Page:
The Fair Labor Standards Act defines the workweek as a fixed and recurring period of 168 hours comprised of seven consecutive 24-hour periods that do not need to coincide with the calendar week. It is adjustable only if the change is designed to be permanent. Each week is considered on its own for purposes of calculating overtime. The hours of two or more weeks may not be averaged.
Mississippi has no general provision governing overtime pay, but most employees would be subject to the federal Fair Labor Standards Act, which requires that all nonexempt employees be paid at a rate of 1.5 times their regular rate of pay for all hours worked over 40 in a week.
Breast Feeding Break
Breast-feeding mothers, including employees, shall be provided a sanitary place that is not a toilet stall to breast-feed their children or express milk. This area shall provide an electrical outlet, comfortable chair, and nearby access to running water. A refrigerator will be made available for storage of expressed breast milk following guidelines from the American Academy of Pediatrics and Centers for Disease Control in ensuring that breast milk is properly treated to avoid waste. Universal precautions are not required in handling human milk. Staff shall be trained in the safe and proper storage and handling of human milk. Breast-feeding promotion information will be displayed in order to positively promote breast-feeding to the clients of the facility. No employer shall prohibit an employee from expressing breast milk during any meal period or other break period provided by the employer.
No county, board of supervisors of a county, municipality or governing authority of a municipality is authorized to establish a mandatory, minimum living wage rate, minimum number of vacation or sick days, whether paid or unpaid, that would regulate how a private employer pays its employees. Each county, board of supervisors of a county, municipality or governing authority of a municipality shall be prohibited from establishing a mandatory, minimum living wage rate, minimum number of vacation or sick days, whether paid or unpaid, that would regulate how a private employer pays its employees. The Legislature further finds that wages and employee benefits comprise the most significant expense of operating a business. It also recognizes that neither potential employees or business patrons are likely to restrict themselves to employment opportunities or goods and services in any particular county or municipality.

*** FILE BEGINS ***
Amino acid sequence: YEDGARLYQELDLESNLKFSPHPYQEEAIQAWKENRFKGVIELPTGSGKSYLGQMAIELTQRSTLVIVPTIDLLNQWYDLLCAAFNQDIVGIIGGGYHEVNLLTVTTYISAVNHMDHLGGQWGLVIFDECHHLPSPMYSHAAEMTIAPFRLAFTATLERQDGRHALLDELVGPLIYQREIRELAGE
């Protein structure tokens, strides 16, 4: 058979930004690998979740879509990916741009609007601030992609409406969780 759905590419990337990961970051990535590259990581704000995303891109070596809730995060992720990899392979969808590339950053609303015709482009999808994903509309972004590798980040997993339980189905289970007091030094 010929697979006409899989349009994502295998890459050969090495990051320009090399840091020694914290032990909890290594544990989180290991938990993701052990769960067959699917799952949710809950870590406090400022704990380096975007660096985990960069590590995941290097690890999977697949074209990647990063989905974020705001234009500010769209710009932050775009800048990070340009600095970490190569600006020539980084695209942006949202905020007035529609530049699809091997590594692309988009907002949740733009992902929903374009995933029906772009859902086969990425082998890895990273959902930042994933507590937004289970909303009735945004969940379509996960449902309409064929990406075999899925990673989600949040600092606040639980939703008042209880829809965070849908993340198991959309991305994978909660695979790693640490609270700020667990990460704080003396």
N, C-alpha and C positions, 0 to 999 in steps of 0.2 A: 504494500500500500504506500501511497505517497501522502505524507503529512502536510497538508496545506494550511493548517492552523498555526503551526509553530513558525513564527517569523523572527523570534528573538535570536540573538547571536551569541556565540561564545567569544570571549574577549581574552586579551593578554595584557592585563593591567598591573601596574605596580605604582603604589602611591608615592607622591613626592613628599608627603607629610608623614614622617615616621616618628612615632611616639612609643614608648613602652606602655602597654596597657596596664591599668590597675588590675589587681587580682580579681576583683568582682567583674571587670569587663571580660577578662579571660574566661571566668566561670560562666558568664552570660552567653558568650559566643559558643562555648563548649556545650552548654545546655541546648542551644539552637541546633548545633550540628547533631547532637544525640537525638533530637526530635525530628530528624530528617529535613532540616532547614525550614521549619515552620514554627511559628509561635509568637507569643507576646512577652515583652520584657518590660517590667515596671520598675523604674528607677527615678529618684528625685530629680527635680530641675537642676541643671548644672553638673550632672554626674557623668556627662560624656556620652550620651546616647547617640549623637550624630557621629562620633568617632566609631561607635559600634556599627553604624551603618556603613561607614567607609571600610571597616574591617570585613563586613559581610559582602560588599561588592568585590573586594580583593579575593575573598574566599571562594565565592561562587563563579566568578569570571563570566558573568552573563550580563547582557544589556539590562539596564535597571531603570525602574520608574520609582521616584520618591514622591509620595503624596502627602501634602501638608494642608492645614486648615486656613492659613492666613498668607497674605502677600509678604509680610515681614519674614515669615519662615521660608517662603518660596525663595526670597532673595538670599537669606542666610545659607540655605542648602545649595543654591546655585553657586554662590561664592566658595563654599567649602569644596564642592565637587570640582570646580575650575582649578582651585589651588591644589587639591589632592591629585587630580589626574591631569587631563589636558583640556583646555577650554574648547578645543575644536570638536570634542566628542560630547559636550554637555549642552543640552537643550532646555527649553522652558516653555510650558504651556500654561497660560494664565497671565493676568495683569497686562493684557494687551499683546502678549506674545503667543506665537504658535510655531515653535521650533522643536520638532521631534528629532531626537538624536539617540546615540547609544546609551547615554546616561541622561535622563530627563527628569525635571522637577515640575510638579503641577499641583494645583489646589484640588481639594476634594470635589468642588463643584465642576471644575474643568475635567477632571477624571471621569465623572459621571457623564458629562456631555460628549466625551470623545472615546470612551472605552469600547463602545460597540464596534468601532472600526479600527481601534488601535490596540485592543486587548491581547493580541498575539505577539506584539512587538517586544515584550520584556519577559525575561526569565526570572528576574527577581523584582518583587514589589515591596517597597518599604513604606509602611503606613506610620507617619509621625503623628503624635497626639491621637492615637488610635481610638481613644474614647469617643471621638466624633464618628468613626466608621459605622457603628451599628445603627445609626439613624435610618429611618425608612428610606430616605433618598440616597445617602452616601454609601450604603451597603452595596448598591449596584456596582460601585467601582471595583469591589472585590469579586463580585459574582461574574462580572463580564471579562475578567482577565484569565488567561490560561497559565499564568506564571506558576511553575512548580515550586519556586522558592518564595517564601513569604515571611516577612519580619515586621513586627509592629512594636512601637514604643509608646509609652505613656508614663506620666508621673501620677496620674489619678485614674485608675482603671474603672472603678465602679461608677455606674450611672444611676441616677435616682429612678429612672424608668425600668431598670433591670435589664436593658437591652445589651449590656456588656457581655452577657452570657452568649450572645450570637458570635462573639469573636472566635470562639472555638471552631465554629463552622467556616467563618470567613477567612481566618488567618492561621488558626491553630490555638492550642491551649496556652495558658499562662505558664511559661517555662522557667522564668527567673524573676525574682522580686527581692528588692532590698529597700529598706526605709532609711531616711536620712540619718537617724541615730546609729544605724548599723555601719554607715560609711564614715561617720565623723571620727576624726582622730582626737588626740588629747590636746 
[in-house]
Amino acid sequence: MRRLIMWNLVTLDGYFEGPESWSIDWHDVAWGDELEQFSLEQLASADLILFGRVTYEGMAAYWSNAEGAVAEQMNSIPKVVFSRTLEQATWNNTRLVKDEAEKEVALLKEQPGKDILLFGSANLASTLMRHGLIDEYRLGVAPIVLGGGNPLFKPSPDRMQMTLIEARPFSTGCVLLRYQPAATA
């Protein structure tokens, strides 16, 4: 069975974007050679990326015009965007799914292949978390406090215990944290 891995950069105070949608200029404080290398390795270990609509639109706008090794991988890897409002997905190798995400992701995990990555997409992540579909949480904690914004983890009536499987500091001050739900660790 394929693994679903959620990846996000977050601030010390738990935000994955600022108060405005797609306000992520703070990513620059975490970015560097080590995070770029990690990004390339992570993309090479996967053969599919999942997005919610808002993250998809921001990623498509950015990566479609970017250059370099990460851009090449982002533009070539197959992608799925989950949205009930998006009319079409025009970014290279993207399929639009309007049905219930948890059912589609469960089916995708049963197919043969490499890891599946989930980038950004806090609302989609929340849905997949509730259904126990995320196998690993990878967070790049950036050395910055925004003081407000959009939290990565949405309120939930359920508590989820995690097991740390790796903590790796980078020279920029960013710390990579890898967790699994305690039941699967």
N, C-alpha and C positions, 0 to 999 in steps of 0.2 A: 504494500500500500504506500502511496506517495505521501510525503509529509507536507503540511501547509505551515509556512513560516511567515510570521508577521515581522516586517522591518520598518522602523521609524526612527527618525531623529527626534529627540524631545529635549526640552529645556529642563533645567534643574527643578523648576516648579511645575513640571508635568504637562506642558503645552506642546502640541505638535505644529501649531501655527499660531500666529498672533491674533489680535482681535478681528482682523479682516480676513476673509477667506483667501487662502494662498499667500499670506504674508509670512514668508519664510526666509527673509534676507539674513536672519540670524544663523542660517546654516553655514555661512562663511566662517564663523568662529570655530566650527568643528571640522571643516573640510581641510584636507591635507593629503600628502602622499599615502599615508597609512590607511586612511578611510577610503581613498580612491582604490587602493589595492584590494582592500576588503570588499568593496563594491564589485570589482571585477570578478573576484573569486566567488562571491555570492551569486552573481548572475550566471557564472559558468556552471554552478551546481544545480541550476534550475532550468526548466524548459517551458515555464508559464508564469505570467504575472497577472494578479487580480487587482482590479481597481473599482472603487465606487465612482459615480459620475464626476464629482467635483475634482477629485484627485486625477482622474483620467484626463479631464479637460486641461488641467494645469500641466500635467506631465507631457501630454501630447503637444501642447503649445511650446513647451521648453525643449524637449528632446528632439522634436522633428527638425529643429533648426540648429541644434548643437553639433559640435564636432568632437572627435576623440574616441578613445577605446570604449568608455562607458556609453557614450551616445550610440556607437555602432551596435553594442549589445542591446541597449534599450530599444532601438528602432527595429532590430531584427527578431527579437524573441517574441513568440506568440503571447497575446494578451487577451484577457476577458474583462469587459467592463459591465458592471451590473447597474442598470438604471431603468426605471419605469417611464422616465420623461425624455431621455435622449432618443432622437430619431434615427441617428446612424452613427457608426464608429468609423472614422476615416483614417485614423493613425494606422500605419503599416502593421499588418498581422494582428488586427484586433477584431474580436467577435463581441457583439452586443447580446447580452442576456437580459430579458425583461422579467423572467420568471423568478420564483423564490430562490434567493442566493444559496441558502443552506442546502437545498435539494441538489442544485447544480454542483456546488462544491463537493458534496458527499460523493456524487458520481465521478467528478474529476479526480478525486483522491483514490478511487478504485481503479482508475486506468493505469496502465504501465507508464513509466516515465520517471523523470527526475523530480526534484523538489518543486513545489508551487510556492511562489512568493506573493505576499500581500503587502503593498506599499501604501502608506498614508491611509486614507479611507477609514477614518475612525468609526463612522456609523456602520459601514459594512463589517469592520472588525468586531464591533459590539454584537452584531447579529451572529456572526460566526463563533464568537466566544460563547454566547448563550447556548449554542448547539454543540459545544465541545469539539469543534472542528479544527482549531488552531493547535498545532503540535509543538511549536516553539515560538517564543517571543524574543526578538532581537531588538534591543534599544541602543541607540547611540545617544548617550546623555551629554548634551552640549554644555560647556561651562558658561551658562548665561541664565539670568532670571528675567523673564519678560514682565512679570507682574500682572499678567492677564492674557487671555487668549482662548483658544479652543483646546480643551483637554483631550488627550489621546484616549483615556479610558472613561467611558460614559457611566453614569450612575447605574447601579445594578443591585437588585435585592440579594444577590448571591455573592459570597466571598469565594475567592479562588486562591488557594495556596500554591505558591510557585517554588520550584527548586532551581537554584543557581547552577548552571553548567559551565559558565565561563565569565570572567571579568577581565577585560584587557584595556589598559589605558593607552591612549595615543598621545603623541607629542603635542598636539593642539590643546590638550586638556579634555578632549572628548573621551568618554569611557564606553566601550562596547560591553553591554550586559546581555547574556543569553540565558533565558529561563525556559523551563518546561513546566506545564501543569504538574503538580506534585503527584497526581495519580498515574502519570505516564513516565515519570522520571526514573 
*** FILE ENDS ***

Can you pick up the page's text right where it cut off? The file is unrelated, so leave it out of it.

Consequently, local variations in legally required minimum wage rates or mandatory minimum number of vacation or sick leave days would threaten many businesses with a loss of employees to local governments which require a higher minimum wage rate and many other businesses with the loss of patrons to areas which allow for a lower wage rate and more or less vacation or sick days. The net effect of this situation would be detrimental to the business environment of the state and to the citizens, businesses, and governments of the local jurisdictions as well as the local labor markets.
Mississippi has no minimum wage law. That means eligible employees in Mississippi are entitled to the federal minimum wage. The federal minimum wage is currently $7.25 per hour. Local counties or municipalities are prohibited from setting a mandatory minimum wage rate or establishing a minimum number of vacation or sick days (paid or unpaid) that would regulate how a private employer pays its employees.
Employers of employees who regularly receive $30 a month or more in tips can claim a tip credit of up to $5.12 an hour; the minimum wage for these employees is $2.13 an hour. If an employee’s hourly average of tips plus wages is less than $7.25 an hour, the employer must make up the difference. If a state does not allow for a tip credit or has a tip credit amount that is less than the federal tip credit amount, employers in that state generally must apply the state amount that provides employees the greater benefit. If an employer has a tip-back arrangement with employees, such that employees are required to give or credit their tips to their employer as gross receipts, these tips cannot be credited under the FLSA and the employees must be paid at least a full minimum wage.
It shall be unlawful for any employer or any other person to persuade or attempt to persuade any juror to avoid jury service; to intimidate or to threaten any juror in that respect; or to remove or otherwise subject an employee to adverse employment action as a result of jury service if the employee notifies his or her employer that he or she has been summoned to serve as a juror within a reasonable period of time after receipt of a summons.
It shall be unlawful for an employer to require or request an employee to use annual, vacation or sick leave for time spent responding to a summons for jury duty, time spent participating in the jury selection process, or time spent actually serving on a jury. Nothing in this provision shall be construed to require an employer to provide annual, vacation or sick leave to employees under the provisions of this statute who otherwise are not entitled to such benefits under company policies.
Employers must re-employ workers who participate in military reserve training or are called up for military duty.
State employees are entitled to up to 30 days of paid leave in any twelve-month period. (§25-3-103).
Last updated on: February 7th, 2019